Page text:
Boston College saga shows how the state has failed
The Irish Times
January 10th, 1922
OPINION: Boston College lost the appetite to protect the solemn promises of confidentiality relating to interviews with members of the North’s paramilitary groups
LAZINESS, COWARDICE, incompetence, indifference to duty, poverty of thought, callousness uninterest in consequences.
Like the flood of endless European economic and fiscal “solutions”, the subpoenas served on Boston College for interviews with members of paramilitary organisations in Northern Ireland reveal the extraordinary hollowness of political institutions in many places and at many levels. In this story, the bad judgments cascade, one rushing along behind another. One level head would stop the whole mess, but the mess goes on.
Start with the PSNI and its predecessor agency, the RUC, both of which ignored the murder of Jean McConville for nearly 40 years. The Police Ombudsman for Northern Ireland told us precisely that in a 2006 report that found almost no paper trail at all connected to that murder. Quite literally, not so much as a local patrolman ever bothered to type up a pro-forma report on McConville’s disappearance; the filing cabinet was nearly empty.
But suddenly, four decades later, the sleeping watchdog sits bolt upright and starts snarling. Nothing is going to stop the police from getting right straight to the bottom of a murder that took place in 1972. It’s an urgent matter, after all.
The RUC and PSNI covered themselves in shame with their long indifference. Now that someone else has done the work of asking about the McConville killing, the police reach out for the low-hanging fruit. They never bothered to question anyone about it, but they’ll piggyback on the questions other people asked. They can call that an investigation without actually bothering to conduct one, granting themselves a low-cost reprieve for a job never done.
My advice to the PSNI is to always have academic researchers do projects on every crime in Northern Ireland, and archive the results where they can be subpoenaed. You’ll never have to take your feet off the desk again. Then the PSNI asked the British government to make use of a legal assistance treaty to ask the United States government for subpoenas of archival material in Boston. This moment would have been a good one for a grown-up to appear and take the firecrackers away.
Some good questions to ask before you get the American prosecutors on the phone: Will a pile of unsworn interviews mean anything in court? Why now, all of a sudden, after 40 years of indifference? And what will be the consequences when we drop a political hand grenade through the door of the Sinn Féin offices? I tend to suspect that they did ask that last question, but with glee instead of trepidation.
The odour ripened as the case crossed the ocean. In March, the US department of justice got a request for subpoenas regarding a matter that would be useful in an attack on Gerry Adams, who had won an election in February.
Sounds good to us, the department decided, and off they went to court. Nor did they object a few months later, when the British government asked for new subpoenas that would broadly target every interview that the Boston College project had done with members of republican paramilitaries. No fishing expedition could be so blatant that it would make a federal bureaucrat look up from his afternoon coffee and stop yawning. The US government helped to negotiate the peace in Northern Ireland, but seems to have no interest in helping to maintain it.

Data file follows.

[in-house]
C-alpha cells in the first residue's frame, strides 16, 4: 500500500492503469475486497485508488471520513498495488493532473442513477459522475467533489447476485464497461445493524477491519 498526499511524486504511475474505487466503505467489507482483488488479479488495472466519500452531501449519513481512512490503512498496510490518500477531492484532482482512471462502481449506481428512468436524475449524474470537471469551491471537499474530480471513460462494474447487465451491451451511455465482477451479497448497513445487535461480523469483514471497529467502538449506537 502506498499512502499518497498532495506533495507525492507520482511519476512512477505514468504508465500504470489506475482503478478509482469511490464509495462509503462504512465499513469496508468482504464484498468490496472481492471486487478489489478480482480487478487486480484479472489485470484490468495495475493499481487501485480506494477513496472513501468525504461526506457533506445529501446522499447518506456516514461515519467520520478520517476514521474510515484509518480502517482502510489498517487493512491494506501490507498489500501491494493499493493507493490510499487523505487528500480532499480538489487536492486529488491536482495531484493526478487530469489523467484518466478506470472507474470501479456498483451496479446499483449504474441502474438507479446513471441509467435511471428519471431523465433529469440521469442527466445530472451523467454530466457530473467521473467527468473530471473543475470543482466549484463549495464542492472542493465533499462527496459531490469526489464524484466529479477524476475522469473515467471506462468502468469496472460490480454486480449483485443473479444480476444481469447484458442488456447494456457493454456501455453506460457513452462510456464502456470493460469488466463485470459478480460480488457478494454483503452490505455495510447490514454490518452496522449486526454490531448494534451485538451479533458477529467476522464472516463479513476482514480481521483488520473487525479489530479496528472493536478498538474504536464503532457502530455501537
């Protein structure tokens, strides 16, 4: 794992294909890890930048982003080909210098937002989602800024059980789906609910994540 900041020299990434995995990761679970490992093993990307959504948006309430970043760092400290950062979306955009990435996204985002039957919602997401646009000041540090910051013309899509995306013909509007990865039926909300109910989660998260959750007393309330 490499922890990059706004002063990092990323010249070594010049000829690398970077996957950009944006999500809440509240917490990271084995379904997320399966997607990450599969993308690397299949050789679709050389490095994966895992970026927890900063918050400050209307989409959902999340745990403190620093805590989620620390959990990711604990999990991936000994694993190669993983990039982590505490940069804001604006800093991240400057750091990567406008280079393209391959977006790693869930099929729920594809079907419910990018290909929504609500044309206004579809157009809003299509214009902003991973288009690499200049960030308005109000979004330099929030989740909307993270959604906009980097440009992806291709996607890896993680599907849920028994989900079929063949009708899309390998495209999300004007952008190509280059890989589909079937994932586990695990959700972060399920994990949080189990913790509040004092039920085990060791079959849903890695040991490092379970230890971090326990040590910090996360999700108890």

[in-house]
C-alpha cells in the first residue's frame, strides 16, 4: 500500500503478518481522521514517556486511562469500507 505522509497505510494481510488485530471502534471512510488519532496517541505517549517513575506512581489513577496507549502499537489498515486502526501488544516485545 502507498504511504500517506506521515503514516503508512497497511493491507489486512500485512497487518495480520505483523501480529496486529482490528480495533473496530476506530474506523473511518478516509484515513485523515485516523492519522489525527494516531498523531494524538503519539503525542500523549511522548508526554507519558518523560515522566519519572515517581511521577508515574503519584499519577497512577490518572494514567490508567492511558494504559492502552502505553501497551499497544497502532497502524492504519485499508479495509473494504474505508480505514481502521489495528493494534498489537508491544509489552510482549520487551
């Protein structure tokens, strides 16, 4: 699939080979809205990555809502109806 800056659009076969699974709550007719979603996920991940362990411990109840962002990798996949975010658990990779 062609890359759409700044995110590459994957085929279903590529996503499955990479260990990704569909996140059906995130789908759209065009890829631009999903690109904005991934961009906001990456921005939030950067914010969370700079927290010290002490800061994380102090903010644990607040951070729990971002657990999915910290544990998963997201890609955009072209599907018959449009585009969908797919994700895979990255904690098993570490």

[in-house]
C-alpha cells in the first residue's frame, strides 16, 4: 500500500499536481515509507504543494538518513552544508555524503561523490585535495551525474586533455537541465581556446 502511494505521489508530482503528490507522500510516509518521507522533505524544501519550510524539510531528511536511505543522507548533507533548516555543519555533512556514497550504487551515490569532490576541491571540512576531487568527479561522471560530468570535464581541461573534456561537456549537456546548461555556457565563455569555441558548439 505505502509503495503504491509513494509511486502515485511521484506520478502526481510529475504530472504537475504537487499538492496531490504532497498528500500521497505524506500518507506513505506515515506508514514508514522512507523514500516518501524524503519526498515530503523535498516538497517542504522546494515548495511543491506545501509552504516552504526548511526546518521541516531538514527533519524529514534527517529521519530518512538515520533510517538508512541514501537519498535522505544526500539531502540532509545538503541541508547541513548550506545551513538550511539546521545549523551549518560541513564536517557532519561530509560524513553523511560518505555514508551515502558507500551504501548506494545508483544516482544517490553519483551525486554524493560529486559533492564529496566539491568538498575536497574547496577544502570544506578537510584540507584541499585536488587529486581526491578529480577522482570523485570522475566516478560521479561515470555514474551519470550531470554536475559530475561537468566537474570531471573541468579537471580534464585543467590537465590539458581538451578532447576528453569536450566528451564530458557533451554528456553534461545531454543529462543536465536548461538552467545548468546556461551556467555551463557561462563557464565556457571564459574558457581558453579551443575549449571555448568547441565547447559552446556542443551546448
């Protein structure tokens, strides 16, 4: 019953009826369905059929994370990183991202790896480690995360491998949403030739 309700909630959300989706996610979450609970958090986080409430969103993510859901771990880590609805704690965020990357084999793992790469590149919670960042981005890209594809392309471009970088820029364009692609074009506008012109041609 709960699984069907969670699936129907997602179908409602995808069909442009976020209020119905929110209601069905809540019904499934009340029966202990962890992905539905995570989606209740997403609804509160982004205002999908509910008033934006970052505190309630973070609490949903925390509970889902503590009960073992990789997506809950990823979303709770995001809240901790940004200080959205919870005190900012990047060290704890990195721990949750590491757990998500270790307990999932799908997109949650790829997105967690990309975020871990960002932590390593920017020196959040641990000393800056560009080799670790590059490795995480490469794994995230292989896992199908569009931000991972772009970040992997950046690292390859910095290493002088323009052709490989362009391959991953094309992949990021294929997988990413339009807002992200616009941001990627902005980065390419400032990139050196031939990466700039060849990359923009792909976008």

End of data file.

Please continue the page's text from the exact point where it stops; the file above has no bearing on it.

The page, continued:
Finally, the subpoenas arrived at Boston College, which had sworn solemn oaths to keep the interviews entirely confidential until the deaths of the interviewees. But when a federal judge upheld the subpoenas and invited an appeal, repeatedly and significantly noting that the case took up matters of “first impression” – that is, matters that had never been examined by the courts, leaving no case law in place to resolve them – Boston College declined the invitation. It quickly turned over every interview in its possession that dealt with republican paramilitary organisations. Its ironclad promise to protect interviewees lasted right up until the instant of its first legal defeat.
Worse, the second set of federal subpoenas had demanded every interview that directly shone a light on the McConville murder. Finally ordered by the judge to hand over just those interviews, Boston College told the court that it had no idea what any of the interviews said.
Unable to produce just the germane interviews, the university was forced to fall back on a wholesale delivery of every republican interview to the court. It gave up confidential material that had not been subpoenaed, and did so because it had not bothered to determine precisely which records answered a demand that had been in its possession for months.
Put all of this together. The police are suddenly interested in a decades-old murder they’ve always ignored, the British government acts like a mindless conduit for paperwork that just happens to target longtime political enemies of the British state, US government officials order up subpoenas for politically explosive material like they’re calling the deli to have sandwiches delivered for a working lunch. And the research university at the end of that long stream of dim slop and shallow reflex finds that it has no appetite for a sustained fight to protect the research materials it supposedly secreted away in its locked archives.
We share a perception that our institutions are failing because they are, not because we’re seeing things. It has to stop.
Chris Bray is a Los Angeles-based journalist and historian